As for the issue of the 'house curve' - I wonder if this is an industry sanctioned practice or just something adopted by enthusiasts? Another poster once mentioned that it is likely the sound designer already took this into consideration when he designs low frequencies. For example the sound designer would have set the level for an explosion to give him the impact he wanted (as he perceives it in his mixing stage). That is encoded into the bluray.

When it gets to a person he might feel the explosion doesn't have enough impact. This could be due to different reasons like not enough subwoofers, subwoofer not capable enough, the room is too big, there are nulls and dips, etc. So the person adds his own house curve to compensate. At the heart of this, the real issue is whether your system/room can reproduce the system/room where the sound design was made/heard.

Well, at for movies at least there is a standard, and that alone is a good start.
For reasons I have already mentioned, there will be differences when it comes to low frequency reproduction, because the guidelines does not cover all necessary issues.

I do not believe the house curve is an industry standard, and i do not believe any monitoring studio or movie would be set up like this.
Those venues are set up by professionals, using established standards and guidelines, and the house curve is not based on much more than some enthusiasts just preferring it this way, there is no proven scientific background.

Adding more level (as in, increasing bass/lf) when its already overloaded will only smear the punch from say a cannon over a longer time period, and thus it will actually get louder across that larger time period, but it will not add any more punch.
Okv is offline  
post #22 of 24 Old 04-13-2014, 06:29 PM - Thread Starter
Okv
Member
 
Okv's Avatar
 
Join Date: Jul 2010
Location: Aalesund, Norway
Posts: 156
Mentioned: 0 Post(s)
Tagged: 0 Thread(s)
Quoted: 21 Post(s)
Liked: 36
Quote:
Originally Posted by JHAz View Post

Afaik for their multiple million dollars every movie soundstage meets the x curve from 20-20000Hz. What systems remasting outfits use is unknown though.

I am not so sure about that.
Okv is offline  
post #23 of 24 Old 04-13-2014, 06:55 PM
Advanced Member
 
jchong's Avatar
 
Join Date: Apr 2008
Posts: 860
Mentioned: 0 Post(s)
Tagged: 0 Thread(s)
Quoted: 0 Post(s)
Liked: 32
Quote:
Originally Posted by Okv View Post

The problem is that the studio used for production may not reproduce much below 30hz.
The installations simply does not have the required capacity and extension.

Then it would need proper set-up as well, and since there are no standards describing how this should be done, it is likely that it will be equalized to a flat response, measured by a microphone at some listening position, and thus there will be no compensation for room size.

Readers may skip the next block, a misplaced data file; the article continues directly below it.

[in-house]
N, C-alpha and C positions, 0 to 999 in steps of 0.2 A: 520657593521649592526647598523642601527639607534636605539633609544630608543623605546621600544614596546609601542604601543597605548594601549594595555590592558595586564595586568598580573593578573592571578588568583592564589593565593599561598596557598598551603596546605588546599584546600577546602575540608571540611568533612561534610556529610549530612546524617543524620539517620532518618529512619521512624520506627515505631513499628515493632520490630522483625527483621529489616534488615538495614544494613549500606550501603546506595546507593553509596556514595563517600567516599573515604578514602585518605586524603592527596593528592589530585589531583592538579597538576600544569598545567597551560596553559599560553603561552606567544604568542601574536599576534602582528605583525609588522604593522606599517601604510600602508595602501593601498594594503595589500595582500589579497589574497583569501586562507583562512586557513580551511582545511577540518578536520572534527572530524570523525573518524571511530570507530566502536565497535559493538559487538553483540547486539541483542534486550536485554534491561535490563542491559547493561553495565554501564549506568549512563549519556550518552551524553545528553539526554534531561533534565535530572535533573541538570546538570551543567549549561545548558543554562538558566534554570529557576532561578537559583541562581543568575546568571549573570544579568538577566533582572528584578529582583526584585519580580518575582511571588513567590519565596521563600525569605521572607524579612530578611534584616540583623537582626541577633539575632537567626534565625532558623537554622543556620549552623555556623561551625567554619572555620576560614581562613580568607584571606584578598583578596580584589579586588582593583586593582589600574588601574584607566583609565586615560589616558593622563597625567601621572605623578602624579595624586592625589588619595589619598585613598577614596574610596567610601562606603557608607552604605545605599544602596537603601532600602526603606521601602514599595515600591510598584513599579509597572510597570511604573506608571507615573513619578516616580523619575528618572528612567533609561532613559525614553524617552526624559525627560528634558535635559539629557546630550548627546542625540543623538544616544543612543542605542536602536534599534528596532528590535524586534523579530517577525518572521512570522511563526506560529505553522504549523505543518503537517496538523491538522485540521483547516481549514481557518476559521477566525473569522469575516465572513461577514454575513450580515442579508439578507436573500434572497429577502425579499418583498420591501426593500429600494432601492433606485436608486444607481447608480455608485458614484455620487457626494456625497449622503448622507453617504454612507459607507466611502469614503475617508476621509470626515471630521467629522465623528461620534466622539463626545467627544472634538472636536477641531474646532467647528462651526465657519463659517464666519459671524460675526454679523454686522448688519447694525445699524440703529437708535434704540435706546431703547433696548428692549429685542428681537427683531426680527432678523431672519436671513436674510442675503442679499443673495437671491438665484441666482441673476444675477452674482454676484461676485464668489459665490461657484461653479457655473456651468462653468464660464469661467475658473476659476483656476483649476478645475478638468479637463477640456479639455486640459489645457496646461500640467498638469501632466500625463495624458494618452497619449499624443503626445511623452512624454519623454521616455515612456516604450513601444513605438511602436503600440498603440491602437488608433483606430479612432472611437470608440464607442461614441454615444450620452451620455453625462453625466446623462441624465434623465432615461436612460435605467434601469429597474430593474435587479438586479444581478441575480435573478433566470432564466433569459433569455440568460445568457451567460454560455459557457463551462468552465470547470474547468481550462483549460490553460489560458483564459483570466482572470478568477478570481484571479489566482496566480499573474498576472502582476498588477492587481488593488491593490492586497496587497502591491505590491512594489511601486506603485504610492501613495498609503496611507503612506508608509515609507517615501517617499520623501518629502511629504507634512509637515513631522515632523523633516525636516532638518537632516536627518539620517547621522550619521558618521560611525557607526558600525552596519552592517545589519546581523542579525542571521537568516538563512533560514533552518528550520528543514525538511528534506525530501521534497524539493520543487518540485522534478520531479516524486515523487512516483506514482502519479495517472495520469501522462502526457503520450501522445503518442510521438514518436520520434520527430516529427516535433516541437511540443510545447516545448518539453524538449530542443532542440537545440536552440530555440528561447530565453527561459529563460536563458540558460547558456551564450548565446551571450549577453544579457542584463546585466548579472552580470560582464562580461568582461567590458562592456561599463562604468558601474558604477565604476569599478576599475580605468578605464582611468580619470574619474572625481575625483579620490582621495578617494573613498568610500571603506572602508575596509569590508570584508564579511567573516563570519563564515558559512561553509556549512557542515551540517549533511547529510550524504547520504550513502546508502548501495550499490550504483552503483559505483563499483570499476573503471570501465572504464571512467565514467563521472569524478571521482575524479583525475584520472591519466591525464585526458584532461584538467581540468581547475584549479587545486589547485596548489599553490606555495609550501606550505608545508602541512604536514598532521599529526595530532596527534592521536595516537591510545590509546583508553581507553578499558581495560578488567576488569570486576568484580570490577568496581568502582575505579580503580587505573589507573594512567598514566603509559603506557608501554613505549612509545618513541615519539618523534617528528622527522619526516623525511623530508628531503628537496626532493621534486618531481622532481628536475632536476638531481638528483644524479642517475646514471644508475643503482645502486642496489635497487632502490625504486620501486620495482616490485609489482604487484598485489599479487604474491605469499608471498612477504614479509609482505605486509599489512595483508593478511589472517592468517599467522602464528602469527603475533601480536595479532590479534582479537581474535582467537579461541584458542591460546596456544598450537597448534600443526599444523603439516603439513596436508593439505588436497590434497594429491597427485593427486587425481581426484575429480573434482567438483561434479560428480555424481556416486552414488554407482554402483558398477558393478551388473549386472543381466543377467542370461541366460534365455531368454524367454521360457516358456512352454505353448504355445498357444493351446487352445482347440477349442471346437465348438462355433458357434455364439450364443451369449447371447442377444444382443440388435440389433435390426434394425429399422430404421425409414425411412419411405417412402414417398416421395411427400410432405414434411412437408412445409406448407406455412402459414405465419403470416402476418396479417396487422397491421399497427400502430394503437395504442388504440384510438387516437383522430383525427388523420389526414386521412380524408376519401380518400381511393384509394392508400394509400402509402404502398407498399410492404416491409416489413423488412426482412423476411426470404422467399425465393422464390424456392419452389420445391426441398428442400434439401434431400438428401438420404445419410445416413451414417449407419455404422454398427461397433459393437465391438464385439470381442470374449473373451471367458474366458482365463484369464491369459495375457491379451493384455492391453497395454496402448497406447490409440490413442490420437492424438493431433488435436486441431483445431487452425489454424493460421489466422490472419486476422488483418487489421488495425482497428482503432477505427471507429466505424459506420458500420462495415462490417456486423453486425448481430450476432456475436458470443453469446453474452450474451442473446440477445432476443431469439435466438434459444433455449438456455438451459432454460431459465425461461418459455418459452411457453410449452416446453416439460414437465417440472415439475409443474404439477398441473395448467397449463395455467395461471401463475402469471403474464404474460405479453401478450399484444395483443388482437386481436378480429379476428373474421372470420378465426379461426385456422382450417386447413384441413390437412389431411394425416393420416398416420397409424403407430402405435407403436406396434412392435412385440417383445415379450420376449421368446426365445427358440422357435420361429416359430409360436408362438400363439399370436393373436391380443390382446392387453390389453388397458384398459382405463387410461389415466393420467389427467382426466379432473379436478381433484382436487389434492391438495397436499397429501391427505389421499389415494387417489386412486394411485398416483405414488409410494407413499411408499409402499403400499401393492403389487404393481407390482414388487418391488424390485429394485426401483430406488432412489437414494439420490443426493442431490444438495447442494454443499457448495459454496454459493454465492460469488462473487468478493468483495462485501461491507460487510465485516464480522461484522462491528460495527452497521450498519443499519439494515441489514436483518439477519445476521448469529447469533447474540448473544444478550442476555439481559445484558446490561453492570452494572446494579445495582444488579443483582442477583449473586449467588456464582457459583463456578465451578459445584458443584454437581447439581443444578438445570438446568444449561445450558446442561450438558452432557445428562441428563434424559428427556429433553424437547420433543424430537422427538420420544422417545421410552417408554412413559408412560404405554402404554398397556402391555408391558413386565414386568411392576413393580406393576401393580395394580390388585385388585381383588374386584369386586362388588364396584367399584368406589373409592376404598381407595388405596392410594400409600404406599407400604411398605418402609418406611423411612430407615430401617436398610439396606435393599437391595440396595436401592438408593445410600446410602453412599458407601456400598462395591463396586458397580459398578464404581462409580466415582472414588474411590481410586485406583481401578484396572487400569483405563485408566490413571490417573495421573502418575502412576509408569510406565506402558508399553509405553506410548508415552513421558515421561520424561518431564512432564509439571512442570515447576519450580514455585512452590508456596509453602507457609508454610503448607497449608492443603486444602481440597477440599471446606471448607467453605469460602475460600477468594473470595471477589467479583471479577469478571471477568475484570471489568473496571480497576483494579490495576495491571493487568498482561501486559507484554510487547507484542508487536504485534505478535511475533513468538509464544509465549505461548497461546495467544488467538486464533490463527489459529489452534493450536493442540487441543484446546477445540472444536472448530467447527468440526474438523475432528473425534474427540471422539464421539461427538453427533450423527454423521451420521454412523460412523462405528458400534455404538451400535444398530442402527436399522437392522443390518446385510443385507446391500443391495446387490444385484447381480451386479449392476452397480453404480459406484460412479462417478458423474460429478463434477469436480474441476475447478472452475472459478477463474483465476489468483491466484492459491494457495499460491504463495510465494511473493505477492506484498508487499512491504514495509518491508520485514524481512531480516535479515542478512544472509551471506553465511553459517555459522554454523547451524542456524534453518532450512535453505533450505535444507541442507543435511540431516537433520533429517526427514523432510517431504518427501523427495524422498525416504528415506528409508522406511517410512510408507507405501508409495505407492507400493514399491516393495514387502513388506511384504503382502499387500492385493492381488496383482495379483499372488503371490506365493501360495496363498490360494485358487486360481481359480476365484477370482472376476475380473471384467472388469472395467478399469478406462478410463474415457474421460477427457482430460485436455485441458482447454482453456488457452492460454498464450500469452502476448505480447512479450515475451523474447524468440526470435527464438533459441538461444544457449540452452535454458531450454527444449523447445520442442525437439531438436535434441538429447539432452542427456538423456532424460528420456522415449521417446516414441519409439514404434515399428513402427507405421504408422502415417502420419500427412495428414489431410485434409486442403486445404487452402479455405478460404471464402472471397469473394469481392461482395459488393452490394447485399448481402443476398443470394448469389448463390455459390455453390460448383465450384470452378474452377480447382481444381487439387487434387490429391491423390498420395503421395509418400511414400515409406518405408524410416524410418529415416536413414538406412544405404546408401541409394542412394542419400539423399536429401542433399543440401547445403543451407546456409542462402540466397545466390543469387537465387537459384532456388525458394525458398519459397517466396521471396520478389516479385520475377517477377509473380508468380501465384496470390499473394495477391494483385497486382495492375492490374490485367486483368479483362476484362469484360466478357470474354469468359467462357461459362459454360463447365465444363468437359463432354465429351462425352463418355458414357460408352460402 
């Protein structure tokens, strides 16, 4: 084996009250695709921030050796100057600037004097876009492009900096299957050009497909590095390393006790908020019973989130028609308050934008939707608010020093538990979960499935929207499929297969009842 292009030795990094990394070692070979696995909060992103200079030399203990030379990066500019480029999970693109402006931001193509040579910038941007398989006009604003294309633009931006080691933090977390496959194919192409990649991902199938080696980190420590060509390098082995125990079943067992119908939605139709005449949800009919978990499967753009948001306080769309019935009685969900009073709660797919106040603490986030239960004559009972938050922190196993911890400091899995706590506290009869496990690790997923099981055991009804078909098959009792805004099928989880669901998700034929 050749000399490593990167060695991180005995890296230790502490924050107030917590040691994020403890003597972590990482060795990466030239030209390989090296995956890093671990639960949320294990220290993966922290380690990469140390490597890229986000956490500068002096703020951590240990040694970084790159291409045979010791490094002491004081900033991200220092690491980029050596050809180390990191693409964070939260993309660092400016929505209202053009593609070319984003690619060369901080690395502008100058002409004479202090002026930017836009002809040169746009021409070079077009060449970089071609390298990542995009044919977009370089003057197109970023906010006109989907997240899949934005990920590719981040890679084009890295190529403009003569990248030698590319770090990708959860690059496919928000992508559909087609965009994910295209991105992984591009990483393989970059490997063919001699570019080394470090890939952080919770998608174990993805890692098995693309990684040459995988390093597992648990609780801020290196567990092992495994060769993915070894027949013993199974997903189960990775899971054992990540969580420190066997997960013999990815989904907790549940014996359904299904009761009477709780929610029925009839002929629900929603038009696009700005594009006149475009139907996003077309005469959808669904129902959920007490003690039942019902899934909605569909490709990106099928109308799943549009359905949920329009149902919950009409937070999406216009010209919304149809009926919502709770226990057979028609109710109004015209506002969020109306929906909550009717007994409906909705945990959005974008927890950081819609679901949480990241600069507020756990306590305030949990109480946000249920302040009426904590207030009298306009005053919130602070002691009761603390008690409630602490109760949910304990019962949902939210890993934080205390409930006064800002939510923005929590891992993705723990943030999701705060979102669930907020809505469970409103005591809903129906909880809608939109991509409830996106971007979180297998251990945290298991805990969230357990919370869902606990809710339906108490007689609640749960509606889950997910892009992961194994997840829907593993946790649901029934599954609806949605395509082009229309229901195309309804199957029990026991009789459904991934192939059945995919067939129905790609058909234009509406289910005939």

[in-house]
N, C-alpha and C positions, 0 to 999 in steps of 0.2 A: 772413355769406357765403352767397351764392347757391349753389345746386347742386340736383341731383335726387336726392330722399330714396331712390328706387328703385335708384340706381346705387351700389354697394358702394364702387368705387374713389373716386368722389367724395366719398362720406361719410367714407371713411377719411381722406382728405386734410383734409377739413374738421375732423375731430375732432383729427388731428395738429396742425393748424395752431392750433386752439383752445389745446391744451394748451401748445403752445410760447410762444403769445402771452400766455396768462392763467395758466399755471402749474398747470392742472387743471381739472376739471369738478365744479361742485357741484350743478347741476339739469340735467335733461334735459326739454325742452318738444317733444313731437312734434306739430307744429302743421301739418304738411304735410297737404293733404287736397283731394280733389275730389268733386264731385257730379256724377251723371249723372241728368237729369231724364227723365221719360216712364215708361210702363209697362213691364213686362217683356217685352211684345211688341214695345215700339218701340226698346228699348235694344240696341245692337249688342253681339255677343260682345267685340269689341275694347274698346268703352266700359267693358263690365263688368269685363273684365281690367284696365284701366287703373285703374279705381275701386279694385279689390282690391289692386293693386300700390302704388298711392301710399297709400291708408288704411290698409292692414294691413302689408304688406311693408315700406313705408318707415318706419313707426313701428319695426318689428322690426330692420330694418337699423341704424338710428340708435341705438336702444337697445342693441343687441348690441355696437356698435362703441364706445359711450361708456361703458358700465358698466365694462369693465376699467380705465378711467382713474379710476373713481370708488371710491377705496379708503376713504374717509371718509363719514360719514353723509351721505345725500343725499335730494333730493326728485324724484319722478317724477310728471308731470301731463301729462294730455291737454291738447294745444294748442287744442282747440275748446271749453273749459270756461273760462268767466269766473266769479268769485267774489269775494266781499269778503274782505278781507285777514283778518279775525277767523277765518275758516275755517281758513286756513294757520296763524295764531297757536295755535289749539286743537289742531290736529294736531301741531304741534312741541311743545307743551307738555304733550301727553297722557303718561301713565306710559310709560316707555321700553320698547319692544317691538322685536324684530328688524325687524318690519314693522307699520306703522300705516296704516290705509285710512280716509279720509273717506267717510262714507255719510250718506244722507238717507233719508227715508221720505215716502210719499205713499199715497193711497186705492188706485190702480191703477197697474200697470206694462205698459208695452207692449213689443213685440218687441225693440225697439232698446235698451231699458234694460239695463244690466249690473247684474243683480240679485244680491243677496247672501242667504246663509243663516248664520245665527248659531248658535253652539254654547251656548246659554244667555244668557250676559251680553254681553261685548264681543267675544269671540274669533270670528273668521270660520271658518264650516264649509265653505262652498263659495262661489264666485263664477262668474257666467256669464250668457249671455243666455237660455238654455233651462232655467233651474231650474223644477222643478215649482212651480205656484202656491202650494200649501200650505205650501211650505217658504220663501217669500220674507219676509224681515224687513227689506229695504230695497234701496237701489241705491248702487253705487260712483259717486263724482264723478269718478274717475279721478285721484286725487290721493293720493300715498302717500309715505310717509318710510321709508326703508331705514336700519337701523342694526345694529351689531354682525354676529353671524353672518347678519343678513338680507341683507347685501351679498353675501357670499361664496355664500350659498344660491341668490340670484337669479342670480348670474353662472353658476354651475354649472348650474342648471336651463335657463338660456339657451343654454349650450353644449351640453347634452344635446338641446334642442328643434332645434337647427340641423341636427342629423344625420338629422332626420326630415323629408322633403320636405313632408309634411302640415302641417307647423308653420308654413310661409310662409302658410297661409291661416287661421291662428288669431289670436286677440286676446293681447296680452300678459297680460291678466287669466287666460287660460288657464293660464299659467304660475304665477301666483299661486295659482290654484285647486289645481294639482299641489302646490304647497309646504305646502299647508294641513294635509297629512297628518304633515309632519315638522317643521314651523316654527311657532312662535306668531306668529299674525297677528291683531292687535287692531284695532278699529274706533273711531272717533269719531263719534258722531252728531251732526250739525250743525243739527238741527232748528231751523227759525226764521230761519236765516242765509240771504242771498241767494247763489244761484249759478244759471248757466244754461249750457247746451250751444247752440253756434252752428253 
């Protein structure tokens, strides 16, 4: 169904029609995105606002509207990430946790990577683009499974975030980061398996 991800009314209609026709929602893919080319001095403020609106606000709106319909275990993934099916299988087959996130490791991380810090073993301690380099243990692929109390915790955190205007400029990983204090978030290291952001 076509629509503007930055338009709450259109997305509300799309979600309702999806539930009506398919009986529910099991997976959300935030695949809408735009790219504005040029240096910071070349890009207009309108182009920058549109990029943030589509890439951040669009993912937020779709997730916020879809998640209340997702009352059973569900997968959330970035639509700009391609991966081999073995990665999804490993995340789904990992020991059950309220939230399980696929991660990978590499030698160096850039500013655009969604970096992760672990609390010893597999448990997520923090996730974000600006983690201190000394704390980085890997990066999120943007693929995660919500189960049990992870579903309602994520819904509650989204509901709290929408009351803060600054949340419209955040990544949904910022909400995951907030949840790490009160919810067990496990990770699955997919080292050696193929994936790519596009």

So it is likely that in many studios there will be no difference by filtering at say 30hz, and there are several confirmed examples of this practice.

Firstly, I think you're speculating that "the studio used for production may not reproduce much below 30hz". Do you have any sources to back up your statement?

Good studios do have the required capacity and extension. You can read about Todd AO here: http://www.bagend.com/todd-aowest.htm Read this also: http://www.soundandvision.com/content/way-down-deep-ii-bag-end-s21e (the last paragraph about what was used to mix Black Hawk Down). I'm sure Skywalker Sound is also equally capable.

As for proper set up and standards, I do not know though it's likely that there are guidelines (but which might not be public knowledge).
jchong is offline  
post #24 of 24 Old 04-14-2014, 09:39 AM - Thread Starter
Okv
Member
 
Okv's Avatar
 
Join Date: Jul 2010
Location: Aalesund, Norway
Posts: 156
Mentioned: 0 Post(s)
Tagged: 0 Thread(s)
Quoted: 21 Post(s)
Liked: 36
These are some very nice speakers, and I bet they sound accurate, has the right punch, and is very powerful.
They are also professional speakers, so that they actually come with a specification, which makes it possible to predict the output.

The problem is that the studios often are a bit larger than the typical small home theater, and that requires a lot more displacement.
Monitor speakers systems are typically dimensioned for lots of output in the mid and upper bass, while the low frequencies suffer.
The Bag-End is specified for 109dB at 20Hz, a reasonable and believable number.
Many systems are ported, with a tuning well above 20Hz, which makes for less output at the very lowest frequencies.

If the room is 5x7x3m and there are 6 units with 109dB output at 20Hz, they can barely reach reference, and the output will drop fast below that.
Still, a very nice set-up, and this spl estimate is only an example and may be far from what the actual response in that studio is.
Okv is offline  
Reply Subwoofers, Bass, and Transducers

User Tag List

Thread Tools
Show Printable Version Show Printable Version
Email this Page Email this Page


Forum Jump: 

Posting Rules  
You may not post new threads
You may not post replies
You may not post attachments
You may not edit your posts

BB code is On
Smilies are On
[IMG] code is On
HTML code is Off
Trackbacks are Off
Pingbacks are Off
Refbacks are Off